Bank Transfer Day and the power of specificity

This fall, roughly 700,000 Americans abandoned their banks and transferred an estimated US $4.5 billion to credit unions. This collective act of protest was inspired by Kristen Christian, a gallery owner from Los Angeles. She devised Bank Transfer Day after being frustrated by her bank’s “outrageous fees to banks for a severe lack of services”. The protest reflected a grown frustration with financial institutions, best demonstrated by the collective outrage at Bank of America’s proposed $5 monthly debit card usage fee (the bank subsequently backed away from this fee).

Regardless of how you feel about banks and credit unions, this is a terrific protest. It’s specific, easily understandable, anybody with a bank account can participate, and it speaks a language the targeted institutions understand: filthy lucre. Admittedly, Bank of America’s assets total US $2.2 trillion, but when an industry loses 700,000 customers, meetings will be taken, and changes may be made.

I mention Bank Transfer Day because it stands in sharp contrast to the murky, apparently leaderless Occupy movement. Bank Transfer Day was started by a specific person, with a specific goal in mind. As I said in my previous post on this topic, specificity matters.

I’m not claiming that the Occupy movement is entirely without merit. As I already wrote, I hope it coalesces into something with a narrower, more achievable purview. And I hope they take lessons from Bank Transfer Day.


    1. I’m not obligated to argue both sides of a debate. I invite you to speak to its merits.

      That said, I did point out in my previous post that I think the American Occupy movement has potential to evolve into a Tea Party of the Left. That’s meritorious.

  1. I’m not sure it’s all that murky if you’re not watching CNN or MSNBC or FOX… Sure, you might hear 30 different personal reasons if you ask 30 different people at an Occupy site, but that’s because there’s a lot wrong.

    The site has the principles, etc, pretty nicely laid out.

    As to end game? Sure, that’s not exactly clear, but this isn’t a black and white, single issue problem. This is a demand to be included in the discussion – in the democracy that’s been actively avoiding a huge chunk of the population…

    1. ‘Murky’ may not have been the best word choice, but I meant ‘varied and vague’.

      Do you think that Canada, as a democracy, has been a ignoring a huge chunk of population? If so, who is that chunk?

      1. The chunk that cannot afford a lobby group to represent them.

        The Occupy movement, from what I have seen, is attempting to illustrate that the system itself has become exploitative of the masses. And democratic government, although a social equalization and protection mechanism initially, has been co-opted by those with enough money, to bend the rules to maximize their own wealth creation, albeit slowly and over time.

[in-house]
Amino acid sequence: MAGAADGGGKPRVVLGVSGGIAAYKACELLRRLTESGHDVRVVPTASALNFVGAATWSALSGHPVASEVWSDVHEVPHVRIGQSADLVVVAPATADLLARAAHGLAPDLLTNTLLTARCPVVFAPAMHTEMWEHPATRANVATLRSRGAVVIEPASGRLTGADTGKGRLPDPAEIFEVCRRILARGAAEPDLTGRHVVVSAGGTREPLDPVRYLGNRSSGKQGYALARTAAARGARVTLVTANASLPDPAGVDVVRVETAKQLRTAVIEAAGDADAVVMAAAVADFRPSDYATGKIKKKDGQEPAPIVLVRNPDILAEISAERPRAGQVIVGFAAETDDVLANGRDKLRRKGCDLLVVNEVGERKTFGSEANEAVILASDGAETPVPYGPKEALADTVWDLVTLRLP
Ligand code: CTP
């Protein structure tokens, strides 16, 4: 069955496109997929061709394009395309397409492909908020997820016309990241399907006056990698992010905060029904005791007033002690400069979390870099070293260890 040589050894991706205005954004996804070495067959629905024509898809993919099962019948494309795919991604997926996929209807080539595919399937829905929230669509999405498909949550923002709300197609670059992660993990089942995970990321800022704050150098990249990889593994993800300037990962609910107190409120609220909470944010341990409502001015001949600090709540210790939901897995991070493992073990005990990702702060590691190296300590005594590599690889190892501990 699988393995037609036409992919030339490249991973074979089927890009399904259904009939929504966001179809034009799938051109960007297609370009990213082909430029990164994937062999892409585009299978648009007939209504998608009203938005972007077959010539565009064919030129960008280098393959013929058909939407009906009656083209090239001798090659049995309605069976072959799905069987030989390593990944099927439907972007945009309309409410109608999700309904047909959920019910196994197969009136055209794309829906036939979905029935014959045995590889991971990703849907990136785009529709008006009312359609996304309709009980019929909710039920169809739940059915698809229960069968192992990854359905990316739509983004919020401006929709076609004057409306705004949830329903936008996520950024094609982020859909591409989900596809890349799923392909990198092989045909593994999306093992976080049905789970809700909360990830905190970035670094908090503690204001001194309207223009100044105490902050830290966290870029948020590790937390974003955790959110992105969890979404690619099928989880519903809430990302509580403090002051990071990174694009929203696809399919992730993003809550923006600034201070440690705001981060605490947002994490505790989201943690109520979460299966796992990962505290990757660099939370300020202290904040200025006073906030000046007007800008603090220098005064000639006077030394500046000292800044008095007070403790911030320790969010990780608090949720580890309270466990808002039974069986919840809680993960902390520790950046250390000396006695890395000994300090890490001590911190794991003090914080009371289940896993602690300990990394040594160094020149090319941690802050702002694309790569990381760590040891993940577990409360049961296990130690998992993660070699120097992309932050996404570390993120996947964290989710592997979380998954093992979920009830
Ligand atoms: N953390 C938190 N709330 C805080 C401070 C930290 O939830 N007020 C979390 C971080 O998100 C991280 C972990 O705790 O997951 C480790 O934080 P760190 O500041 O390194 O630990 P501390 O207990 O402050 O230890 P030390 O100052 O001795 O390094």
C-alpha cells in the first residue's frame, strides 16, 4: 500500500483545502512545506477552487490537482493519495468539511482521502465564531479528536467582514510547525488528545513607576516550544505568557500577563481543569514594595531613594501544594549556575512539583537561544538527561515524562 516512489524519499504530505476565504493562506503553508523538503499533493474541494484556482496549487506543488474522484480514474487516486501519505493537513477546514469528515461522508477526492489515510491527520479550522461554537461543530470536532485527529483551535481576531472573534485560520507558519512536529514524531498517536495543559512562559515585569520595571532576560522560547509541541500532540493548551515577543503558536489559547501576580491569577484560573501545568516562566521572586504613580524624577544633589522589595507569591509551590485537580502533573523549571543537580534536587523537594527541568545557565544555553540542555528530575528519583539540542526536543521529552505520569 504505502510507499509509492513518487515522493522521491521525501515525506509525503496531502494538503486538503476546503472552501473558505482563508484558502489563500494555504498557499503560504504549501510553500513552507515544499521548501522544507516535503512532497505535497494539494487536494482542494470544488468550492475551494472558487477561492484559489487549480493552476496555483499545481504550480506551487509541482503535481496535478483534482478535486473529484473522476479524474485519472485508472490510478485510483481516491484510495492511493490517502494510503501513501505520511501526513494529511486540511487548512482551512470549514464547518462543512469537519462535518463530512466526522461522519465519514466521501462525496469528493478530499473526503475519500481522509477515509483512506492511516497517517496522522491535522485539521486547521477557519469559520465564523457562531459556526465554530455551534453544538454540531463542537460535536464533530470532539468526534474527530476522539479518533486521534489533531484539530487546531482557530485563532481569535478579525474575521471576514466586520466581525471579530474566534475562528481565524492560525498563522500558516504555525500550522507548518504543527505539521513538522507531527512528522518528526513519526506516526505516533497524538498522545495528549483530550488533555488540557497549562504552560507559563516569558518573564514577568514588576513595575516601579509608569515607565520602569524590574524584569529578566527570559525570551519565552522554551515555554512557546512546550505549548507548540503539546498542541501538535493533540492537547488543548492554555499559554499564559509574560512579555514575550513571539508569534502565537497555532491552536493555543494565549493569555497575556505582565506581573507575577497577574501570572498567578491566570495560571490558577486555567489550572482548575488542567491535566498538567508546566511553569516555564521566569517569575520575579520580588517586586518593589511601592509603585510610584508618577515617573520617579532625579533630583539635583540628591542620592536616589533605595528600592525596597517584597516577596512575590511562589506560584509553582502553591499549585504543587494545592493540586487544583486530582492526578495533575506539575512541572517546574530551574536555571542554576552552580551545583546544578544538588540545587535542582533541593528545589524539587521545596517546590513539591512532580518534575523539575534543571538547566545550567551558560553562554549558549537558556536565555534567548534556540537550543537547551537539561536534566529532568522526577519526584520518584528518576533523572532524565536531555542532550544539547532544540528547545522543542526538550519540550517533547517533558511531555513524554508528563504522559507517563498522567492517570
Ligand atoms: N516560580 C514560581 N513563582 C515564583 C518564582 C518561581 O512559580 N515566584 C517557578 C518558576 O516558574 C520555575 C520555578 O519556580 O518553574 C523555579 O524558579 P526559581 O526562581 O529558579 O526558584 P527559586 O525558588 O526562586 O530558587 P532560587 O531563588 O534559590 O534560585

However the protesters too have to admit that they are somewhat culpable in mess they currently find themselves in. Rampant overspending and the “I deserve it now, not later” mentality also contributed to things getting so far out of balance.

        The fix in my mind will be like a doctor treating a shotgun wound. If he concentrates too much on an individual pellet hole (specific issues), the patient will bleed out. He has to stop the bleeding first.

  2. Losing almost million customers and 4.5 billion in equity in just one day will make Bank thinking if they re doing right thing, because they can’t predict if people will join for second Transfer day but only this time some few million will participate in this.

  3. Darren wrote: “American Occupy movement has potential to evolve into a Tea Party of the Left. That’s meritorious.”

    Wow, talk about damning with faint praise. You probably mean a movement that includes candiates who get elected and influence their sitting peers. However, to most of the left, the Tea Party stands for Koch Brothers-financed astroturf, planted candidates, and for those who do get into office, political grandstanding and obstruction to gain attention.

    Somehow, this doesn’t surprise me of you. Please try again.

    As for OWS standing for some platform, why? Why can’t someone protest out of general sense of malaise and rampant dissatisfaction? I actually think it is a genius “tactic” (and a genuine one too, in that it was spontaneous, not calculated). Opponents would love to have planks to shoot at or shoot down, or even to compromise on and make it look like demands are being met. As long as there is enough general dissatisfaction to brave the cold, it is a good tactic.

  4. The Occupy movement is actually a lot more coherent than is portrayed in the media, and it has several very coherent demands. The Guardian published a very important story that explains that these reasons are actually the motive behind the violent crackdown on the protestors – that politicians stop legislating to benefit companies in which they have vested interests.

Comments are closed.

%d bloggers like this: